Hendry patented the first press that could mold unplasticized PVC, and co-owned a maker of PVC pipe fittings and valves.
As vice president of equipment for Borg Warner Corp.'s Marbon Chemical Division from 1959-70, he worked on the emerging structural foam molding process, gaining several patents. He moved to Ex-Cell-O Corp. from 1970-81, where he began to focus on methods for low-pressure molding that would be free of sink marks and strain the start of internal gas-assisted molding.
He started a small company in Detroit in 1981 to develop gas-assisted molding.
Hendry's expertise in gas-assisted technology has taken him to several companies since then, including Cinpres Gas Injection Ltd., Gain Technologies Inc. and Sajar Plastics Inc.
Noble is a co-founder in 1961 of Carlew Chemicals, which later became Synergistics Industries Ltd., a compounder in Mississauga, Ontario.
He brought his previous experience in vinyl and polyolefins to the tiny company, where he became president and chief executive officer. The company grew to include four plants in Canada and two in the United States.
Noble pioneered plasticizers in flexible compounds, and cross-linked PE, in the wire and cable industry.
He supported long-term research at the University of McGill in Montreal and the National Research Council of Canada.
Noble became president of the Society of Plastics Engineers the first non-American to hold that office.
Noble also was active in SPI Canada, which became the Canadian Plastics Industry Association. He is a member of the Plastics Pioneers Association.
Schwarz helped expand his father-in-law's mechanical engineering company into a global leader in injection molding machinery manufacturing, now called Engel Holding GmbH in Schwertberg, Austria.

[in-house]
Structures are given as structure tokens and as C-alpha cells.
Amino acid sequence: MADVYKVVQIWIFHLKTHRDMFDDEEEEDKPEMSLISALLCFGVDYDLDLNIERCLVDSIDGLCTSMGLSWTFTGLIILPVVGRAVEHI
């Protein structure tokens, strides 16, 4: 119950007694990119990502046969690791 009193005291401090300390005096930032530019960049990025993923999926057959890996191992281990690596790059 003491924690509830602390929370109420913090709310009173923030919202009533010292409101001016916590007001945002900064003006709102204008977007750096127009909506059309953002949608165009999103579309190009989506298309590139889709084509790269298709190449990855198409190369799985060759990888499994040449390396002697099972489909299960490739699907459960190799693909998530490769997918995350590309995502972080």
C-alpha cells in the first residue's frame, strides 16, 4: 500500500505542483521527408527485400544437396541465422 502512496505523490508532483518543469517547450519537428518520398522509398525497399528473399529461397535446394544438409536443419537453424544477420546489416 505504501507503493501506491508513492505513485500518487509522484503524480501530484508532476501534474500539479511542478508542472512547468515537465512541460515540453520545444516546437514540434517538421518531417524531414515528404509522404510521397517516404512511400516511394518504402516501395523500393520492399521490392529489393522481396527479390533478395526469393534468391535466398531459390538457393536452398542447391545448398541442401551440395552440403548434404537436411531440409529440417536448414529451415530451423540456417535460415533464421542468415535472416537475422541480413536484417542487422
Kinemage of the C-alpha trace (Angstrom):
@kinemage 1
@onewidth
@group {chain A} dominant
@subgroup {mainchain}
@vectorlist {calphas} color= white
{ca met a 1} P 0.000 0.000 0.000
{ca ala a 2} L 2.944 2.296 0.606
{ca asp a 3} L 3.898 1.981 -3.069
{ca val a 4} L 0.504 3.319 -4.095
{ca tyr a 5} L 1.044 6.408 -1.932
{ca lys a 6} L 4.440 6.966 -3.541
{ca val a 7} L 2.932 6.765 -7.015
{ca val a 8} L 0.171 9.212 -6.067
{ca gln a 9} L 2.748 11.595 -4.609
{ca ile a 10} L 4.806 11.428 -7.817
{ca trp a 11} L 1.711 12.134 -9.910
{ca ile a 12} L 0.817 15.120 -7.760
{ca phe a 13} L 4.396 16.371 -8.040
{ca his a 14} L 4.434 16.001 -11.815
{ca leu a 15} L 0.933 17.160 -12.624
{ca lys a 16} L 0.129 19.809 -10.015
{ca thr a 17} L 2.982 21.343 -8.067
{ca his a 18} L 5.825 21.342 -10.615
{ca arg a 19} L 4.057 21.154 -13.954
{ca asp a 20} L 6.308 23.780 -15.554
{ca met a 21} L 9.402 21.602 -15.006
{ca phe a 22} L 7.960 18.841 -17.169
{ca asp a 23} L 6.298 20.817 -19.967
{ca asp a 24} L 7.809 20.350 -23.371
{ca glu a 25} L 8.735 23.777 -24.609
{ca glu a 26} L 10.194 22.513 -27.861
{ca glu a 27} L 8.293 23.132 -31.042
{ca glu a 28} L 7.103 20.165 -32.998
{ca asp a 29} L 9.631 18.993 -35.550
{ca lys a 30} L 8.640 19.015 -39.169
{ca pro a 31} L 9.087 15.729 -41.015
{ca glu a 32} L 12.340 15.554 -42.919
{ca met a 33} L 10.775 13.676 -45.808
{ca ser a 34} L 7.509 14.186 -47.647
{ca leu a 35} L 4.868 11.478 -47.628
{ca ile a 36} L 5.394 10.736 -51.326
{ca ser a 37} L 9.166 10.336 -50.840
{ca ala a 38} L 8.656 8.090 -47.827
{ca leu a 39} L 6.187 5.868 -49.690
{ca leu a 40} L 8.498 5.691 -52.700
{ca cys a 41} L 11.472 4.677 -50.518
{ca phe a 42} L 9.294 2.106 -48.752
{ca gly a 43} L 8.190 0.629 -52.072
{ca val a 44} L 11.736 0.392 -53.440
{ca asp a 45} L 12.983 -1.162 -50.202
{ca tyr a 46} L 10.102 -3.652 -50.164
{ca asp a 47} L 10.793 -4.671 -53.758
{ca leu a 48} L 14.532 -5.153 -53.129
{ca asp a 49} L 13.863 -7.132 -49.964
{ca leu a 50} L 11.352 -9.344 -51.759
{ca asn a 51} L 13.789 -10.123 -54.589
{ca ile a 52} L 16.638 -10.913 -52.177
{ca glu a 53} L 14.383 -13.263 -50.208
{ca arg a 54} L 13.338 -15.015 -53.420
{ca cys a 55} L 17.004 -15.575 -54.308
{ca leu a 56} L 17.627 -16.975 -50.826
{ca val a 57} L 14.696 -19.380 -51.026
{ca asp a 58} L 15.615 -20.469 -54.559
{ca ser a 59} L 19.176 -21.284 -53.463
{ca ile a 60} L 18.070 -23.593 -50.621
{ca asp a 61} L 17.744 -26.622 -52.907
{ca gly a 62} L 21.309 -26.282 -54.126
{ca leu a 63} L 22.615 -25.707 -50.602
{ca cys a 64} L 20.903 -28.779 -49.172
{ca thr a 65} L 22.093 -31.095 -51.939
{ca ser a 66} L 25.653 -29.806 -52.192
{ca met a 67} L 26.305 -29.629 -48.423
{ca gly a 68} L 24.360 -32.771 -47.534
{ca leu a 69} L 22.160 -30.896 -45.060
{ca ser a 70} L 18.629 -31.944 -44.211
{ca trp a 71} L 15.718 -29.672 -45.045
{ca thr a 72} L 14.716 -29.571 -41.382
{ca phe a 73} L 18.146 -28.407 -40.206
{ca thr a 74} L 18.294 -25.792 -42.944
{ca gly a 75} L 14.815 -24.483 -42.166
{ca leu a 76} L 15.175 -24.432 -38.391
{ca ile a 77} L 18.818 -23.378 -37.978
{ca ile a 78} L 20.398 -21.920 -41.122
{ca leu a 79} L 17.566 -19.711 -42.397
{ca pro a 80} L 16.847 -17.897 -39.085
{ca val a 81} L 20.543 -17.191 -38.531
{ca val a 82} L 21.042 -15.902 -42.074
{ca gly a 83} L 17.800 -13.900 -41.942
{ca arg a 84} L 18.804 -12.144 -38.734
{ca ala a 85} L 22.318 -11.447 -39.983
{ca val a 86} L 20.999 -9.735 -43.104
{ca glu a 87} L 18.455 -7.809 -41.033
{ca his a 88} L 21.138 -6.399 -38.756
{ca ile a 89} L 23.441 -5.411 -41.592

Ludwig Engel had formed his company in 1945. In 1951, Schwarz married Ludwig's daughter, Irene Engel and joined Ludwig Engel KG. Engel came out with its first injection molding press the following year. Schwarz became head of sales, building up a global sales networks to expand beyond Austria.
After Ludwig Engel's death, George and Irene Schwarz took over the management in 1965. Engel had about 380 employees.
Schwarz improved manufacturing, investing in state-of-the-art factories and cost-effective production methods.
Today, Engel's employment has grown to more than 3,700 people in 85 countries. Group sales were $983 million in the 2007/2008 fiscal year.
The Schwarz family continues to own Engel. Schwarz retired from day-to-day involvement in 2003.
Swain, who founded color concentrates maker Chroma Corp. in 1967, is also known for patenting technology and industry activism. Today he is managing director of the Plastics Pioneers Association.
A chemical engineer, he worked at Union Carbide Corp.'s Bakelite Division, in 1951. He later was assigned to the Vinyl Fellowship at the Mellon Institute in Pittsburgh. His innovations included the first commercial use of polypropylene in steering wheels by Ford Motor Co.
As reciprocating-screw injection molding presses became more popular in the mid-1960s, Swain was witnessing the birth of the domestic masterbatch industry. He started Chroma with three employees.
Swain developed more-concentrated masterbatches, creating more affordable forms of color.
Chroma, based in McHenry, Ill., grew into a two-plant operation employing 125.
In the early 1990s, Swain took on what he termed junk science about heavy metals in pigments, defending the color industry by writing articles and delivering technical presentations.
Swain is a longtime member of SPE, where he was active in starting the Rotational Molding Division.
He served on SPI's board of directors for six years, and helped found SPI's Color and Additive Compounders Division.
Witenhafer pioneered technical achievements at B.F. Goodrich Co. that helped save the PVC industry after it was discovered that vinyl chloride monomer causes cancer.
In 1969, Goodrich's plant physician at its Louisville, Ky., plant called a news conference to announce that several workers had acquired a rare form of liver cancer. These were workers who entred the PVC suspension polymerization reactors after each batch and scraped polymer buildup off the walls. The doctor announced the VCM was a likely human carcinogen.
Goodrich's board of directors created an emergency project to solve the problem. The team included Witenhafer, a scientist in the PVC polymerization research and development group.
The team thoroughly studied PVC production, looking at ways to eliminate emissions and reduce the residual, un-reacted VCM to very low concentrations before it left the plant.
Witenhafer made the key innovations to solve both of those problems.
He worked for Goodrich for 20 years and SC Johnson & Son Inc. as manager of polymer research for five years before starting a consulting business in 1992.